To create your custom tags, click the bottom arrow on the gallery of tags. At the bottom of the list of tags, you will see “Customize tags”. Clicking this will bring up a task pane that allows you to modify the existing tags or to create your own tags.
I have a notebook of recipes in my note collection. The recipe titles are tagged with indicators of what kind of recipe they are (breakfast, lunch, dinner, Dutch oven, bake, fry, etc.). In addition, certain ingredients in the recipe lists are tagged. This allows me to create lists of recipes with certain ingredients as well as those that use certain techniques.
7. Organize your tags.
Once you have created custom tags, keep in mind that you can apply the first nine tags in your list by using the control key. If you are going to be working on a set of notes, move the tags for those notes to the top of the list. To move the tags, bring the customize pane and use the arrows to change the order of the tags.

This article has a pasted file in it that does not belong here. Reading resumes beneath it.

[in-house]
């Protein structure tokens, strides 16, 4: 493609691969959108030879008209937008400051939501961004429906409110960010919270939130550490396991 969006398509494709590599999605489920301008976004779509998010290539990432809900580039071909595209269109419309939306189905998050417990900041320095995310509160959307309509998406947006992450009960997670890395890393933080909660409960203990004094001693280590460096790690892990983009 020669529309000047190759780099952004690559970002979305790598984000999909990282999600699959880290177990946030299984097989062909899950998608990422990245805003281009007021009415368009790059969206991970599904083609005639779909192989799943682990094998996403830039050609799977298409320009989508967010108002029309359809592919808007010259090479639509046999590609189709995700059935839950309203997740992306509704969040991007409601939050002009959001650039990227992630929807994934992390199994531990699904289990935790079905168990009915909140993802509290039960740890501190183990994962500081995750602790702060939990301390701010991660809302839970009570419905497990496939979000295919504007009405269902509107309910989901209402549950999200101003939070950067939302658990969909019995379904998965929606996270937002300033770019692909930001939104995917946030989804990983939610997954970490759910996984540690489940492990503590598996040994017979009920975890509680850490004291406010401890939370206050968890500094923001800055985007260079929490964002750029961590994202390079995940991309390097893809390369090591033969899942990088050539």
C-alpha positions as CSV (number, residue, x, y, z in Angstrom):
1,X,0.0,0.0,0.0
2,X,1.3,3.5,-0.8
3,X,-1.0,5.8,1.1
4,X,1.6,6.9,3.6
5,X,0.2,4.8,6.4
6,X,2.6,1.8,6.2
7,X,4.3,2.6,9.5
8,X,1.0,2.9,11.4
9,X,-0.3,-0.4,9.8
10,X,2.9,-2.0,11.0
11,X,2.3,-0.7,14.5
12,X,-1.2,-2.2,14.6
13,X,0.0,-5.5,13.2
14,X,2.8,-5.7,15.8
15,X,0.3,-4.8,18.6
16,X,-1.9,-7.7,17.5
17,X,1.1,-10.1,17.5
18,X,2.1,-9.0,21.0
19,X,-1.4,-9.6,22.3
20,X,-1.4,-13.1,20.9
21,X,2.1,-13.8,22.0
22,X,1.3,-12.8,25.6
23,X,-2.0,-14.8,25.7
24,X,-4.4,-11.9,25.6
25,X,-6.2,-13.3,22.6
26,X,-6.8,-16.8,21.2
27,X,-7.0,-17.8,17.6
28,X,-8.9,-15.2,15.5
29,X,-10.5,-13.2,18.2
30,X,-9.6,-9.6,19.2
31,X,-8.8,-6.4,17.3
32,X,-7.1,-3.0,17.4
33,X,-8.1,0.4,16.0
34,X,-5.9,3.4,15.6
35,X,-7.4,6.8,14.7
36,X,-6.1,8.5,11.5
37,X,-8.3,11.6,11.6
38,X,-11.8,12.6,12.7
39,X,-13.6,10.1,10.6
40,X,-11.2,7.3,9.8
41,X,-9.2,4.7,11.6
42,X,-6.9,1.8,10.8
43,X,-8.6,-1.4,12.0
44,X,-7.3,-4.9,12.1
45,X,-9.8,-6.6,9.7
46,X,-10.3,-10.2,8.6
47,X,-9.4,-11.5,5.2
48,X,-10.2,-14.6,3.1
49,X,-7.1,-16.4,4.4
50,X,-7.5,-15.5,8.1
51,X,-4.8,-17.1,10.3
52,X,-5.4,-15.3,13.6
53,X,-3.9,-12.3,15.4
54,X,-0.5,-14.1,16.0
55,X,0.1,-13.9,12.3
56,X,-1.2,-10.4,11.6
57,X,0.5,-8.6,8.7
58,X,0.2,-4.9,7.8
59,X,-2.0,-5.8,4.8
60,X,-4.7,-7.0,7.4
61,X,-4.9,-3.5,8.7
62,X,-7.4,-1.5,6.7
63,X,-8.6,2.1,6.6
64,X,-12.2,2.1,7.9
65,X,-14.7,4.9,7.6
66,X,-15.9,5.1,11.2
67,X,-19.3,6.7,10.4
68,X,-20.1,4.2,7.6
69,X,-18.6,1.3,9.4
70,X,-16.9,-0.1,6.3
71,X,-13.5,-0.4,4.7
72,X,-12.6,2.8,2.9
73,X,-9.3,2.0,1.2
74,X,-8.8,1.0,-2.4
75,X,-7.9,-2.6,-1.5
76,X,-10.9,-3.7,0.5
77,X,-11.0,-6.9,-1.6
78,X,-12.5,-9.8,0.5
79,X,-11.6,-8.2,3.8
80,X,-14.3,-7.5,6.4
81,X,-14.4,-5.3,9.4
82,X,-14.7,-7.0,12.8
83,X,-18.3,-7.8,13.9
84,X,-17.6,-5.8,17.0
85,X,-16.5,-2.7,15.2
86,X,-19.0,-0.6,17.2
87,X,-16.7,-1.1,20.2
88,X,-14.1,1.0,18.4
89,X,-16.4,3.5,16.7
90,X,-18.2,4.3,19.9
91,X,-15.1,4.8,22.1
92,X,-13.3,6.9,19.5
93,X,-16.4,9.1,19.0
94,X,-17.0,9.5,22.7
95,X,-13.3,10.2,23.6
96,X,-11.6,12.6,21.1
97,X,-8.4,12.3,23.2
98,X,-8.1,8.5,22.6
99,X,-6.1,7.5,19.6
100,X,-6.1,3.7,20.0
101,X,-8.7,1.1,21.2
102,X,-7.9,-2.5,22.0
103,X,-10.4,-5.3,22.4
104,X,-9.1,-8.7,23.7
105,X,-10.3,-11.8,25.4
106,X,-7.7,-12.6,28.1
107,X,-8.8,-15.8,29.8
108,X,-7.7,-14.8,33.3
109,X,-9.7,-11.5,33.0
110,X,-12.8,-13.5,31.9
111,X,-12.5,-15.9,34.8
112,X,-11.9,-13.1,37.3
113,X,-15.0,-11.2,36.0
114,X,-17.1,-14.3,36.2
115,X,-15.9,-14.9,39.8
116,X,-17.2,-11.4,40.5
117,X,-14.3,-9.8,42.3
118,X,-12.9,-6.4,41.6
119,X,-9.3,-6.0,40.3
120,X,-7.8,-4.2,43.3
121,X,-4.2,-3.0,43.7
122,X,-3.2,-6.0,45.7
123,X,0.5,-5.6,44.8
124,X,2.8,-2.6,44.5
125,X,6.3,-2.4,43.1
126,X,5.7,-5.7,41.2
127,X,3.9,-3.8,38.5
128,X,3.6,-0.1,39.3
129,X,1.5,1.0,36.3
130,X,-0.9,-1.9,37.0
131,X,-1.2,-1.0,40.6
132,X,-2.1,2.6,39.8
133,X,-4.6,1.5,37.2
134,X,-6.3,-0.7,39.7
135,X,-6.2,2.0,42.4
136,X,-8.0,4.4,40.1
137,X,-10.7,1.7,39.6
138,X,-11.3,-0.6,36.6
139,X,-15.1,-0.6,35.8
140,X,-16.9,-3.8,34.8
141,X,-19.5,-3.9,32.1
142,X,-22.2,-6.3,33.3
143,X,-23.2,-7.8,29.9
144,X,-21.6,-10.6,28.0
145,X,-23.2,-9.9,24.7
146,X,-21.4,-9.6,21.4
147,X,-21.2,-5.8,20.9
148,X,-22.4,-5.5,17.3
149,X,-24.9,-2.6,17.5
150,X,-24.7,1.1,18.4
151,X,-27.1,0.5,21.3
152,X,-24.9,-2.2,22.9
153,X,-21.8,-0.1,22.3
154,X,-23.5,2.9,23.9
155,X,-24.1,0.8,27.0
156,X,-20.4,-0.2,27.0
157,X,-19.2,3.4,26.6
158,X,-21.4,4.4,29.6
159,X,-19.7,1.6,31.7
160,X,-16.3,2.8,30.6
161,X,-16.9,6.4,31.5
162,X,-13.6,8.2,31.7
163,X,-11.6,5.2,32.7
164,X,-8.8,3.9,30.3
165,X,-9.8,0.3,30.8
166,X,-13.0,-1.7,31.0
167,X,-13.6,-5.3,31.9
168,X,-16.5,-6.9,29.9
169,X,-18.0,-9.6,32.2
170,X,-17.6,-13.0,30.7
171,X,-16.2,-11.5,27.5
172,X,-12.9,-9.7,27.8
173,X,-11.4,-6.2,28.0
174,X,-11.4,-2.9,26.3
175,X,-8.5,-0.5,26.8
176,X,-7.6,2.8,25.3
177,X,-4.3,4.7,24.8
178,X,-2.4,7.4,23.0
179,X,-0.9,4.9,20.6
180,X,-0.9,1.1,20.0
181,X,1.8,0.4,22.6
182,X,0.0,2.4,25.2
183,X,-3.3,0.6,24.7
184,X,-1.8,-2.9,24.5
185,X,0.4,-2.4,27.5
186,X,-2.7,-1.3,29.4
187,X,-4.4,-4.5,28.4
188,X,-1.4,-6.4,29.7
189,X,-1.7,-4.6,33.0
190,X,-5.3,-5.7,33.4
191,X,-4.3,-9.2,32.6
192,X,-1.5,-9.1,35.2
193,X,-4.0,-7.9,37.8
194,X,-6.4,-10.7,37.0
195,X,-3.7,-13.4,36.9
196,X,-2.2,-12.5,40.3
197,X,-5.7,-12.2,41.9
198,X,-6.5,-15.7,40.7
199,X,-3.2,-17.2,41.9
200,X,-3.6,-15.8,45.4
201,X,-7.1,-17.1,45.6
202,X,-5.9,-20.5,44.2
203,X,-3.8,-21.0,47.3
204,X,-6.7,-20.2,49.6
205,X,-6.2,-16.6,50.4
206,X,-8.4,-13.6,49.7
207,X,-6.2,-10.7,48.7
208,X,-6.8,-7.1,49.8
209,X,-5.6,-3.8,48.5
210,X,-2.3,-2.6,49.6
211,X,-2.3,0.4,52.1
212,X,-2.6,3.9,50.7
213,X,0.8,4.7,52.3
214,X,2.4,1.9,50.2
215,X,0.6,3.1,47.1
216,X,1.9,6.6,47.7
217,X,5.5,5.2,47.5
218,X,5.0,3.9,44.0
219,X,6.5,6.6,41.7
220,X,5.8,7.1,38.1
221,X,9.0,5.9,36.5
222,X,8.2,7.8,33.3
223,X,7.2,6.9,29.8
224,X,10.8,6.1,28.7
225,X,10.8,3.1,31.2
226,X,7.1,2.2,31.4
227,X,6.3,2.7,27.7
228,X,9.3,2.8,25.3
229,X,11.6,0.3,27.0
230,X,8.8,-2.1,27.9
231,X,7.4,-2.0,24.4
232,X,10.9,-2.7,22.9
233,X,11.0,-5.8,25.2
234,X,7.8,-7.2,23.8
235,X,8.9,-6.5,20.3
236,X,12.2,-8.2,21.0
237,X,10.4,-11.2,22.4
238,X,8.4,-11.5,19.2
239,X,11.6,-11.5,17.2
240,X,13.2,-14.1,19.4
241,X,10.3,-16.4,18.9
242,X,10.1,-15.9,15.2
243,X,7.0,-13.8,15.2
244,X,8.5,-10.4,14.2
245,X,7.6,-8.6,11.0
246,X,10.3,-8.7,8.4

8. Remember that even if you can’t find a note, OneNote can.
You can search for your notes either by the tags you have applied to them or by the content of the notes.
To find notes by the tags, click the “Find Tags” button in the Home tab. This will bring up a task pane with a summary of your tagged notes. You can order the search results by tag name, note location, or by date tagged. (You can also order them by note text, but I don’t find that option as useful.) By default, the tag summary will include all tagged notes in all notebooks. You can scope that down by either date or location.